Huilin Zhang wins Hainan Open title
November 29, 2015
By Laury Livsey, PGATOUR.COM
- November 29, 2015
- Huilin Zhang made a late charge and shot a final-round 5-under 67 to earn the victory. (Courtesy of PGA TOUR China)
SANYA, China—When Sunday began, a player from China winning the Hainan Open seemed likely, especially with the featured grouping of 54-hole leaders Mu Hu and Zecheng Dou playing with two-time Ping An Bank China Tour – PGA TOUR China Series’ winner Xinjun Zhang.
In the end, a Chinese player prevailed, but it wasn’t any of the favorites. Huilin Zhang, anyone?
Zhang, a professional for only three years, a player who was 4-over after 36 holes and tied for 12th with 18 holes to play, shot the round of the day—and the tournament—a 5-under 67 Sunday to come from behind and win at Dragon Valley Golf Club. He finished at 2-under to defeat China’s Tian Yuan by a shot—the only two players to finish under par at a tournament where the wind battered players from Thursday’s first round until the finish.
The win is the second consecutive unlikely victory by a player from China, coming a week after unheralded Haimeng Chao won the Nine Dragons Open. Zhang’s previous-best finish on this Tour was a tie for fourth earlier this year in Beijing, at the Ping An Bank Open. Last year, his first on the PGA TOUR China Series, Zhang, no relation to Xinjun Zhang, only made four cuts in 10 starts and at one point missed five consecutive cuts.
“This tournament has given me a big reward after playing for all these years. This is going to give me a lot of confidence,” explained Zhang after receiving the winner’s trophy. “I’ve played pretty well this year, and it has exceeded my expectations, especially now with this win. I’ve improved a lot.”
The victory, worth ￥216,000, propelled Zhang into No. 7 on the Order of Merit. Zhang is ￥61,006 behind Justin Shin, who holds down the fifth and final spot for 2016 Web.com Tour membership.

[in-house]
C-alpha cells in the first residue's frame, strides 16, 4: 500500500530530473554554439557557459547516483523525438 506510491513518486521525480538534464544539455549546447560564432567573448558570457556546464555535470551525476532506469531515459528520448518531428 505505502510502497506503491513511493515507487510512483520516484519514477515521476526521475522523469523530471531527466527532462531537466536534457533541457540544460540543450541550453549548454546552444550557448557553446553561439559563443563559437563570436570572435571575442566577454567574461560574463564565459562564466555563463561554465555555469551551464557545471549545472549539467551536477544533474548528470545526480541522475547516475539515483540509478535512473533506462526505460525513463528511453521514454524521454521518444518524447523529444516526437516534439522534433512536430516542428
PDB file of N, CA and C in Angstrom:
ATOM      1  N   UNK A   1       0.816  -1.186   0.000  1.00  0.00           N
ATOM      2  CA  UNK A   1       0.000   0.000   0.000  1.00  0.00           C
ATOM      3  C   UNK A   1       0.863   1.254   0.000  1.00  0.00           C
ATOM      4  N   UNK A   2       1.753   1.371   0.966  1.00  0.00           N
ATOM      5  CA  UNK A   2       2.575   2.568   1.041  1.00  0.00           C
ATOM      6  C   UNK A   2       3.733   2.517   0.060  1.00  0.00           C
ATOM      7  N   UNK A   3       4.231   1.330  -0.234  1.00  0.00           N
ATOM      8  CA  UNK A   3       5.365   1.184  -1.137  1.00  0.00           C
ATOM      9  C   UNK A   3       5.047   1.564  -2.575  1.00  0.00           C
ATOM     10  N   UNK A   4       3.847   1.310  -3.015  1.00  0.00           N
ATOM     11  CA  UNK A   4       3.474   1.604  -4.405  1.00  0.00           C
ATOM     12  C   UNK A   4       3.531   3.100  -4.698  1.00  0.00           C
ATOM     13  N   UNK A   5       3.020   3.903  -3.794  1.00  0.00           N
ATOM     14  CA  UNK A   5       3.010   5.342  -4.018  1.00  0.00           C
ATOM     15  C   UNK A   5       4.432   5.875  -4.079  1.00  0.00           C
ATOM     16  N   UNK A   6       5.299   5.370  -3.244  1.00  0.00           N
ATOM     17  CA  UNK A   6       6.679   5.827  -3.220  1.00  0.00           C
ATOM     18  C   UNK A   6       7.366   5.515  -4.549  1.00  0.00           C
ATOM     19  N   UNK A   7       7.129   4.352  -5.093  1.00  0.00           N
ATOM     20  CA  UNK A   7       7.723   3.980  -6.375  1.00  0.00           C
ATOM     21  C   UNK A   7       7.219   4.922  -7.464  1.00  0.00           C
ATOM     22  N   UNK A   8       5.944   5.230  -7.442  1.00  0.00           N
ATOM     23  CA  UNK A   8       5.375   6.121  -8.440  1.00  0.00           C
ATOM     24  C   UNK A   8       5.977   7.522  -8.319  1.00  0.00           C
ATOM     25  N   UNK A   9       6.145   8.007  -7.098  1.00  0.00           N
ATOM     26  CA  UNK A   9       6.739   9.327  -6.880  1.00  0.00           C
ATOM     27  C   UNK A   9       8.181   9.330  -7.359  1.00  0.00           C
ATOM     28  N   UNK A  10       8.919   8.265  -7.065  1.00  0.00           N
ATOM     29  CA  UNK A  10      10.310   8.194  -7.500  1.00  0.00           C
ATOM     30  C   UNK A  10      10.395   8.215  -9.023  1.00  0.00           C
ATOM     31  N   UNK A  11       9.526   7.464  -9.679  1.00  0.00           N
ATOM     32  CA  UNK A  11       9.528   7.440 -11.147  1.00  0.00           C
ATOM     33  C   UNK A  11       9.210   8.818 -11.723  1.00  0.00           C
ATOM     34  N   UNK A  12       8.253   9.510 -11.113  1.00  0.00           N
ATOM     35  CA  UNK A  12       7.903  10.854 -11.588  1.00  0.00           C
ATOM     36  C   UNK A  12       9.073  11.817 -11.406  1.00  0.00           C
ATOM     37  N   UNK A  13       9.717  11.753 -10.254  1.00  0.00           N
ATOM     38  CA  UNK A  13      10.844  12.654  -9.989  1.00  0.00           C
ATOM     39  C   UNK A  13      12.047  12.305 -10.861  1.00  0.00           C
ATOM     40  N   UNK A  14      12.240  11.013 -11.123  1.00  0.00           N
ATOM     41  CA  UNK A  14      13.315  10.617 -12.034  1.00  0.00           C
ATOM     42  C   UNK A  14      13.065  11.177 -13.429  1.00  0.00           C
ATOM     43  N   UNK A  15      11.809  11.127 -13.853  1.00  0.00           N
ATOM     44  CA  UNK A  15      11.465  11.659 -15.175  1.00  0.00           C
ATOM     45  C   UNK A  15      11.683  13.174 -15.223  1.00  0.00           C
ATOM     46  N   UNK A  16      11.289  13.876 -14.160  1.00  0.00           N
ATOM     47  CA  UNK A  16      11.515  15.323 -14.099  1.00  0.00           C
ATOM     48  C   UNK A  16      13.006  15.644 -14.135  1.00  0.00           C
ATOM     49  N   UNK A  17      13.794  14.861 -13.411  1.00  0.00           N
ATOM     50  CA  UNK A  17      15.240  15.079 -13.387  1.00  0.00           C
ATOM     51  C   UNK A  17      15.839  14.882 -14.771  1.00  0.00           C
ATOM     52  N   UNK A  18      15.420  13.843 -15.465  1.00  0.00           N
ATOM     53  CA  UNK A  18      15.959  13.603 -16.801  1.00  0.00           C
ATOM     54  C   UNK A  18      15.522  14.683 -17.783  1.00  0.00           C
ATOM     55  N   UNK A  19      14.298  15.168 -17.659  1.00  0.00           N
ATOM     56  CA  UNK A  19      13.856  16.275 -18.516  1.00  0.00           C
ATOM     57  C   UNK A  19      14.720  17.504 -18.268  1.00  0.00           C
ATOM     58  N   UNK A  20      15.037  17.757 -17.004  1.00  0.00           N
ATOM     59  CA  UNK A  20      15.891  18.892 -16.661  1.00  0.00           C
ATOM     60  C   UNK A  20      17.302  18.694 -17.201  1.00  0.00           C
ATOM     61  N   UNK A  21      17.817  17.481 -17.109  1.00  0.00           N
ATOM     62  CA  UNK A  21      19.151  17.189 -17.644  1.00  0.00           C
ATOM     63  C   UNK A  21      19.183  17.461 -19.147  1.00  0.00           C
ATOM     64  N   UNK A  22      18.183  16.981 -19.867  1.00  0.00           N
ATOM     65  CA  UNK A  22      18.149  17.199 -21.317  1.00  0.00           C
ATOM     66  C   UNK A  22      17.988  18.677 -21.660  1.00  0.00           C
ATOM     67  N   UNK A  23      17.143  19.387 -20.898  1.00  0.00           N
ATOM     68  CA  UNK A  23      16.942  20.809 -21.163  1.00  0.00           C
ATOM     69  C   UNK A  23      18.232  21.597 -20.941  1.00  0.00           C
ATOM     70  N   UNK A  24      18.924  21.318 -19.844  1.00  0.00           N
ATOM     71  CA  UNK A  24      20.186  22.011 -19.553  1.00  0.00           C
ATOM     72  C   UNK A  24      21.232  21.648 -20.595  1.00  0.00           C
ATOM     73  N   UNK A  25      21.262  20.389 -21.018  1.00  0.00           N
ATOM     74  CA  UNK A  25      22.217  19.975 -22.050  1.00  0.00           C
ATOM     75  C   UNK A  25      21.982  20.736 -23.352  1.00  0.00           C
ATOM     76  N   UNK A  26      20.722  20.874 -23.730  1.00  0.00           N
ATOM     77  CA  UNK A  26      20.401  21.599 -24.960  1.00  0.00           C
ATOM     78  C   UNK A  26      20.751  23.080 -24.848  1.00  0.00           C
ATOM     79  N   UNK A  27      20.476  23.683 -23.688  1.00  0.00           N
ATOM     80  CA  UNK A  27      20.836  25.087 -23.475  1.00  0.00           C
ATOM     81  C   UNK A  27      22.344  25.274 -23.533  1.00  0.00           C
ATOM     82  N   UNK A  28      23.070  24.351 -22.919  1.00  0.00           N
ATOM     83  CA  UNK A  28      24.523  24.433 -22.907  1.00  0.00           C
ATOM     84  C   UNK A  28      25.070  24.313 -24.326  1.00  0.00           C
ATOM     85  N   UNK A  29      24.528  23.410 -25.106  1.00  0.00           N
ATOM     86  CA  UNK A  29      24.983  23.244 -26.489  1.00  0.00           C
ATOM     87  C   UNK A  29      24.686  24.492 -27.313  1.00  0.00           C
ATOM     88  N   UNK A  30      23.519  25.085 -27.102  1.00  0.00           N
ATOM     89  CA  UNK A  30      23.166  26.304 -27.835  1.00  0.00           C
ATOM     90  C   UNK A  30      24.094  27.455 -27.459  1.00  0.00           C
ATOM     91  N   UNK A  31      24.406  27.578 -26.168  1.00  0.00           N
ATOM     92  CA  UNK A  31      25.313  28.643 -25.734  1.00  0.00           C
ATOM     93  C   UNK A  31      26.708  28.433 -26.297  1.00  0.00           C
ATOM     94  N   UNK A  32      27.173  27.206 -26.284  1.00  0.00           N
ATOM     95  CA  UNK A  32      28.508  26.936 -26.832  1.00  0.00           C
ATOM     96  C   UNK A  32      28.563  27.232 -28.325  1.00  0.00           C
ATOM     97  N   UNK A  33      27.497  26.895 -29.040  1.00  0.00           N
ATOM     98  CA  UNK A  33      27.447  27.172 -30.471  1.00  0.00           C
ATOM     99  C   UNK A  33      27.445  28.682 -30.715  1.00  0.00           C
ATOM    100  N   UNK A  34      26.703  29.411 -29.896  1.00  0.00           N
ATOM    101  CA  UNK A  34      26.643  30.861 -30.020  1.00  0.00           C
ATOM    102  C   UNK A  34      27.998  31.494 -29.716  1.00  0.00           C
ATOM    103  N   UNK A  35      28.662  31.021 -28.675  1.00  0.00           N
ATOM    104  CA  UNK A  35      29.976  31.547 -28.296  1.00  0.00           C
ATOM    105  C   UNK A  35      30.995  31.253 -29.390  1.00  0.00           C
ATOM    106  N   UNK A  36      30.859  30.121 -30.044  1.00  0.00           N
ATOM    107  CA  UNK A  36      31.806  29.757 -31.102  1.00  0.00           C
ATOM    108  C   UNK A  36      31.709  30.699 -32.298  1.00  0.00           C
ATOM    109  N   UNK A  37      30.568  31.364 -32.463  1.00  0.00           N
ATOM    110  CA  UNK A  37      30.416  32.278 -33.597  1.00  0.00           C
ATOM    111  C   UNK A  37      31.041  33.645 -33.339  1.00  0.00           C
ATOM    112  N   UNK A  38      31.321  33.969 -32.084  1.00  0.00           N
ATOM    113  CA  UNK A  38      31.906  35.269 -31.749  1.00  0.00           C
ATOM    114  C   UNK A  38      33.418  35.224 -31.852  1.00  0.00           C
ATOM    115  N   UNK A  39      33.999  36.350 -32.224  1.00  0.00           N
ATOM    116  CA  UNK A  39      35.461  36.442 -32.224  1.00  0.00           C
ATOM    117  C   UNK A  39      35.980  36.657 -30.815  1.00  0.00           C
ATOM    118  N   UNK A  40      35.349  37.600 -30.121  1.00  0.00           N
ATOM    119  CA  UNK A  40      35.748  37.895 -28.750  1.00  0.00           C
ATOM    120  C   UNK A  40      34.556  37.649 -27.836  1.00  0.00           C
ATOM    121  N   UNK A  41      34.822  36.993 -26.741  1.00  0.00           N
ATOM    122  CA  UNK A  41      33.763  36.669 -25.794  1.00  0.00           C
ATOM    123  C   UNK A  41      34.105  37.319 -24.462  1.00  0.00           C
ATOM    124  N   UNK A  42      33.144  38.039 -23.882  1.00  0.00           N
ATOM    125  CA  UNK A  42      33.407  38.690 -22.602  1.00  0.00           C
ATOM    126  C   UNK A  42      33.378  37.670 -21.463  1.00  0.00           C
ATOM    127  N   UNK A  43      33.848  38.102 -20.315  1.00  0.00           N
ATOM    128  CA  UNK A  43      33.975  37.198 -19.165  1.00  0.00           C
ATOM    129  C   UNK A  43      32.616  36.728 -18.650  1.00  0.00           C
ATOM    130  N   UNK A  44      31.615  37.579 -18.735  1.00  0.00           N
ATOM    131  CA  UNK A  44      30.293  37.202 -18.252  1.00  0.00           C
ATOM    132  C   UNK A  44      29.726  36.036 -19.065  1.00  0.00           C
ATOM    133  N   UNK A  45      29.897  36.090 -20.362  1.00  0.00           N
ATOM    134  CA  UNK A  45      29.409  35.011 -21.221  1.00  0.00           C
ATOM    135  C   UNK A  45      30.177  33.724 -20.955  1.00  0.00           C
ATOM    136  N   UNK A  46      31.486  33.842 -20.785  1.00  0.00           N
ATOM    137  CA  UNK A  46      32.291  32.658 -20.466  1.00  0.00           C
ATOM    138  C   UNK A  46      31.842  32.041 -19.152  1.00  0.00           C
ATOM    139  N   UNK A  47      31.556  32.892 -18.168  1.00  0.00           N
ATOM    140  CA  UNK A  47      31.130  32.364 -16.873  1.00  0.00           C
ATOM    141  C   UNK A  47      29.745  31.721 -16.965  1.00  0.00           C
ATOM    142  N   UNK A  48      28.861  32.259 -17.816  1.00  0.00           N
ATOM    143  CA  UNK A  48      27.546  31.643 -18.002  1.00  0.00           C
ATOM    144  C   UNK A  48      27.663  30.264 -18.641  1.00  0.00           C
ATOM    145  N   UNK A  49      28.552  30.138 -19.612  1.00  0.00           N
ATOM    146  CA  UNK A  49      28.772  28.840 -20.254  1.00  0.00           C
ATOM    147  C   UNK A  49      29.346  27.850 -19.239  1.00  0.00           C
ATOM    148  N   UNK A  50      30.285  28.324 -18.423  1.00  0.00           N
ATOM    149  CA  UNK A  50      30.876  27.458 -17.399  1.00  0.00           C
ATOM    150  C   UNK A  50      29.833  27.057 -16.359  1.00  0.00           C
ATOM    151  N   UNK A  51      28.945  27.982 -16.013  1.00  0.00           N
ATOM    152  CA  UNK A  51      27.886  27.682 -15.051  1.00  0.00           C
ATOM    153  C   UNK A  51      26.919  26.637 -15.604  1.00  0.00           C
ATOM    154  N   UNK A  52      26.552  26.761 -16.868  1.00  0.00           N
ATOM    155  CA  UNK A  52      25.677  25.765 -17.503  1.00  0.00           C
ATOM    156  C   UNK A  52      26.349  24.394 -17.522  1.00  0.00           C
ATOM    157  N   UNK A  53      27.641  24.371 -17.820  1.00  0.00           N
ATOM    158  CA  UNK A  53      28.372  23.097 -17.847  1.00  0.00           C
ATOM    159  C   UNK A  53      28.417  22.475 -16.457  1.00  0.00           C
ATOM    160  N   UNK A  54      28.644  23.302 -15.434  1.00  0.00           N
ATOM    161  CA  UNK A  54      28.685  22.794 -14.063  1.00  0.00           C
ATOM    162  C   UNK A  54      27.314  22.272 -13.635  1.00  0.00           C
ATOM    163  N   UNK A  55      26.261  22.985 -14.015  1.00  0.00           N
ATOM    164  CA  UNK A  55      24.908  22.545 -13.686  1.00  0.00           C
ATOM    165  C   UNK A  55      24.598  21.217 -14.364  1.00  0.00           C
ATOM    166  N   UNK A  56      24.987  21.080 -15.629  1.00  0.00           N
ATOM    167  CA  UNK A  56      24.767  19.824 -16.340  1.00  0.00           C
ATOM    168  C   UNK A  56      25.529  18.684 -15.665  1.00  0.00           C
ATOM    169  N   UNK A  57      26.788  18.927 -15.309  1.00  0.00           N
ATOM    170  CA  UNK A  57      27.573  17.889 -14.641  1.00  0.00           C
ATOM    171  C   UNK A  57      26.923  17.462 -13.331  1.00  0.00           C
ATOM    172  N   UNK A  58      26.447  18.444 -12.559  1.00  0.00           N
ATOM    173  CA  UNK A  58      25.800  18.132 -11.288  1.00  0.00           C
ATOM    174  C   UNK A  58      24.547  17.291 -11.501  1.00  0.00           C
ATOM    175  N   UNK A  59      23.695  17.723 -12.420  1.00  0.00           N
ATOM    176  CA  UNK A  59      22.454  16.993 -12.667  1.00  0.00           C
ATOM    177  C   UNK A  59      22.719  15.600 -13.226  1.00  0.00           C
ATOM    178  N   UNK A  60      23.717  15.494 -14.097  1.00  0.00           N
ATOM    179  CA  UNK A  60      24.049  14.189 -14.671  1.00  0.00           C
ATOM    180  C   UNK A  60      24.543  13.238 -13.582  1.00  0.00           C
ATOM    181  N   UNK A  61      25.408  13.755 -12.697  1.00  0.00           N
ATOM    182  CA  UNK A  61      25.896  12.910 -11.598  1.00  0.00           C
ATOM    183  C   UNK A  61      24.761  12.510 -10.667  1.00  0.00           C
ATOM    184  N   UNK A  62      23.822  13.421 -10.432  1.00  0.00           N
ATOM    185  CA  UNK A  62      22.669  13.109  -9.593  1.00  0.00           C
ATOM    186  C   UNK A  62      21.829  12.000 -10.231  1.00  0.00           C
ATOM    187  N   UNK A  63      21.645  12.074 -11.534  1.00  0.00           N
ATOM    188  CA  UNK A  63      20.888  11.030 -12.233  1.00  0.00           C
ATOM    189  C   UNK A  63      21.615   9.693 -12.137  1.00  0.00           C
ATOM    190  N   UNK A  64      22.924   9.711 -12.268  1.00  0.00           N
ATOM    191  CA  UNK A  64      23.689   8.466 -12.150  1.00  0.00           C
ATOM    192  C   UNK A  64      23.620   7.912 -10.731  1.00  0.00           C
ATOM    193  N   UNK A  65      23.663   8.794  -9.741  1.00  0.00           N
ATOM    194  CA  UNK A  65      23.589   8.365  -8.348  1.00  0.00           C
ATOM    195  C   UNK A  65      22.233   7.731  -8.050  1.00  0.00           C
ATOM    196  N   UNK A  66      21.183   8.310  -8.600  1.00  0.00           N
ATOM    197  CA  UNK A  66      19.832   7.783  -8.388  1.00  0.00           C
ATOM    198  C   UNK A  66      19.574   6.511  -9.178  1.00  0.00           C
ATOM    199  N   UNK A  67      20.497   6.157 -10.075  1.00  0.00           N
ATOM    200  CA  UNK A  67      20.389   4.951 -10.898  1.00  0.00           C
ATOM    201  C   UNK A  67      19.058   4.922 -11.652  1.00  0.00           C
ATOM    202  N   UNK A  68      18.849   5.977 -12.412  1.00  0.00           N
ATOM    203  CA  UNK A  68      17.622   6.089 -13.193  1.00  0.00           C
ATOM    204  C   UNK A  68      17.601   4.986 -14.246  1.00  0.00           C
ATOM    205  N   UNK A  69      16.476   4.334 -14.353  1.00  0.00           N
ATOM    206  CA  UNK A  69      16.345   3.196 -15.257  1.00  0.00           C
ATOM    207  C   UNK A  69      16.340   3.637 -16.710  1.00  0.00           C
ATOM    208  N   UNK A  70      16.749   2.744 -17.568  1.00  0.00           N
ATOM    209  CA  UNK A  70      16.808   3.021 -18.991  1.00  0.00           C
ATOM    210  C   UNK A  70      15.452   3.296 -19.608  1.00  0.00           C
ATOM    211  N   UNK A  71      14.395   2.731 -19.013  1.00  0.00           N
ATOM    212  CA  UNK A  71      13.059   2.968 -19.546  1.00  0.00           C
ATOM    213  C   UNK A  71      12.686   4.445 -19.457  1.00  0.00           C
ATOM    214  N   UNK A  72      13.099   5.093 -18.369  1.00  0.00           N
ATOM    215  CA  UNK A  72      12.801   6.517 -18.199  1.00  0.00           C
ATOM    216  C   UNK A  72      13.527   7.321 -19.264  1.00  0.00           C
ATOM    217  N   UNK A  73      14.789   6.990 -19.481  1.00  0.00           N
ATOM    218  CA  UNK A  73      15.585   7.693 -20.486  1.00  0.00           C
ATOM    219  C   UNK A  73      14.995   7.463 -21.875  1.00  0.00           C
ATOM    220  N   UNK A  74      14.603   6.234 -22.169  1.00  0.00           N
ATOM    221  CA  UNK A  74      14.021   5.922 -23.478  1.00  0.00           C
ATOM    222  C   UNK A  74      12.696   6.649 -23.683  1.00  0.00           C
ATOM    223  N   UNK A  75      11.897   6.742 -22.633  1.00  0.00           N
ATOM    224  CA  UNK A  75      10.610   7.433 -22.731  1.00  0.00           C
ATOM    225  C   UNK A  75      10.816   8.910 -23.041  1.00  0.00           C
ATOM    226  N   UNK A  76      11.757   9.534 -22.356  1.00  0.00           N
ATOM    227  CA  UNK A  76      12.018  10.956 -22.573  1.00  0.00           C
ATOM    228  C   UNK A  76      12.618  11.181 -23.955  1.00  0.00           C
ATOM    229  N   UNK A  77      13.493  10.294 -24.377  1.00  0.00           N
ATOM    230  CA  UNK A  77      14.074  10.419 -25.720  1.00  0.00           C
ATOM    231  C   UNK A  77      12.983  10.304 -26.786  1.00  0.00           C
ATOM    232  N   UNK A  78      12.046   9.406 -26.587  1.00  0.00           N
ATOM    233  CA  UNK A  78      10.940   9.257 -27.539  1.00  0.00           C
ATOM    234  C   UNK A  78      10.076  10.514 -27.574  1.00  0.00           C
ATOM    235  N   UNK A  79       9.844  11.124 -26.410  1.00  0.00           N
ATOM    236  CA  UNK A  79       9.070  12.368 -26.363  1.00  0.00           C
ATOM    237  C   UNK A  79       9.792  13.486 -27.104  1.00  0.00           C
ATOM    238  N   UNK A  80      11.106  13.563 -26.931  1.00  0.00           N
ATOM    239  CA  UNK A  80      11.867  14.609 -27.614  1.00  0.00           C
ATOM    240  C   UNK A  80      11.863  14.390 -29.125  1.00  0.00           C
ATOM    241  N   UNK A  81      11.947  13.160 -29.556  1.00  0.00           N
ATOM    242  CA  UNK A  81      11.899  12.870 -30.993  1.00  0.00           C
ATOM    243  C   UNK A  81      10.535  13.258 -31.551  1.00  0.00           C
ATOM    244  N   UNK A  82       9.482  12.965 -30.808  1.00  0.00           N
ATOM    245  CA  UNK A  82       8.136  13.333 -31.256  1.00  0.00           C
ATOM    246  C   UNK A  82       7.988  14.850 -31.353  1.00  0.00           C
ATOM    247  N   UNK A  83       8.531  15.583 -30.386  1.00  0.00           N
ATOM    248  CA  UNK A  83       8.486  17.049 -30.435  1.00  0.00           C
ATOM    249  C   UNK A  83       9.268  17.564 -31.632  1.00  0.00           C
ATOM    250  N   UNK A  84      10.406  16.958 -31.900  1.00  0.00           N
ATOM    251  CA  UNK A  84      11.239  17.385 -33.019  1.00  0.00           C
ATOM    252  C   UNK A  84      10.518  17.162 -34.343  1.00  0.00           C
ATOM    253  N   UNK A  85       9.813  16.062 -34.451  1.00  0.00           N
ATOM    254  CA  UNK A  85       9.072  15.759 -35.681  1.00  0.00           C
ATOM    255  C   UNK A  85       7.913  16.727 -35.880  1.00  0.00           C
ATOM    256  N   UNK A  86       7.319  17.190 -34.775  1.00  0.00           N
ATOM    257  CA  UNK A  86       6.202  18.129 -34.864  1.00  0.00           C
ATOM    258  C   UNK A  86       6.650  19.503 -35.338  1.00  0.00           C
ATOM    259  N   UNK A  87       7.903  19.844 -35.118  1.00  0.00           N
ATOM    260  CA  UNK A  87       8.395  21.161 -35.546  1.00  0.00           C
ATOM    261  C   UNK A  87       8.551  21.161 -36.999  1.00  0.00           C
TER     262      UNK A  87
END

Zhang birdied his first hole and made four more on his front nine, adding a 32-foot birdie putt on No. 11 and his sixth birdie of the day on the par-5 13th. After bogeys at the 14th and 15th, Zhang finished par-par-birdie.
Midway through the back nine, Dou, the 18-year-old from Henan who lost to Chao in a playoff at the Nine Dragons Open last week, appeared to have things in control, ready to seize his first Series’ title after two previous runner-up efforts. But the same holes that hurt Zhang late and caused players fits all week, Nos. 14 and 15, got Dou, as well.
Dou had recovered nicely from a double bogey-6 on his 10th hole and was two shots clear of the field when he stepped to the 14th tee. He bogeyed the par-3 then had to take an unplayable lie and a penalty on No. 15 when he hit his second shot into the trees. From there he went into the bunker, where Dou found his ball partially plugged. He blasted out and two-putted from there for triple bogey.
Dou rallied with a six-foot birdie on the par-3 17th, leaving him one shot behind Zhang, who had finished his round 45 minutes earlier. Knowing he needed to birdie 18 to force a second consecutive playoff, he had mud on his ball for his second shot, and his approach into the par-4 closing hole went left of the green.